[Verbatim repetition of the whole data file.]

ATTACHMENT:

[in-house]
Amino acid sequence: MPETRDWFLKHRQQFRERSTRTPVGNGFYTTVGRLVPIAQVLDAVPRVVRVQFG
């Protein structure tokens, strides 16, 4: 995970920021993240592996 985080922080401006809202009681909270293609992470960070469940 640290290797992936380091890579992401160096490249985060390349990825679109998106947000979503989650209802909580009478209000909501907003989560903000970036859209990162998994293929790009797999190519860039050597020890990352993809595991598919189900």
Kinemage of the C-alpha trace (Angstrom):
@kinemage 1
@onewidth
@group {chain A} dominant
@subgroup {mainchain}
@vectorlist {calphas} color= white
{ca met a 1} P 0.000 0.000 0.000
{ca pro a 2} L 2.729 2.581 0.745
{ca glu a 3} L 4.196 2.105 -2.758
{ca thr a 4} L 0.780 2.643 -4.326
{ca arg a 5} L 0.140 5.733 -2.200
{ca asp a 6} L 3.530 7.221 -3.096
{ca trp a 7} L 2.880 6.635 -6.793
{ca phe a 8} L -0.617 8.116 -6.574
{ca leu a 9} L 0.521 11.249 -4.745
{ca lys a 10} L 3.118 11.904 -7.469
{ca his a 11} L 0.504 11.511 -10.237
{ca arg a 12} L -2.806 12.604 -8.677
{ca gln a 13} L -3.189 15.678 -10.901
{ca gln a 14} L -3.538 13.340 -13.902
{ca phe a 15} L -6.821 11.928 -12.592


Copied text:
[in-house]
Amino acid sequence: MPETRDWFLKHRQQFRERSTRTPVGNGFYTTVGRLVPIAQVLDAVPRVVRVQFG
């Protein structure tokens, strides 16, 4: 995970920021993240592996 985080922080401006809202009681909270293609992470960070469940 640290290797992936380091890579992401160096490249985060390349990825679109998106947000979503989650209802909580009478209000909501907003989560903000970036859209990162998994293929790009797999190519860039050597020890990352993809595991598919189900």
Kinemage of the C-alpha trace (Angstrom):
@kinemage 1
@onewidth
@group {chain A} dominant
@subgroup {mainchain}
@vectorlist {calphas} color= white
{ca met a 1} P 0.000 0.000 0.000
{ca pro a 2} L 2.729 2.581 0.745
{ca glu a 3} L 4.196 2.105 -2.758
{ca thr a 4} L 0.780 2.643 -4.326
{ca arg a 5} L 0.140 5.733 -2.200
{ca asp a 6} L 3.530 7.221 -3.096
{ca trp a 7} L 2.880 6.635 -6.793
{ca phe a 8} L -0.617 8.116 -6.574
{ca leu a 9} L 0.521 11.249 -4.745
{ca lys a 10} L 3.118 11.904 -7.469
{ca his a 11} L 0.504 11.511 -10.237
{ca arg a 12} L -2.806 12.604 -8.677
{ca gln a 13} L -3.189 15.678 -10.901
{ca gln a 14} L -3.538 13.340 -13.902
{ca phe a 15} L -6.821 11.928 -12.592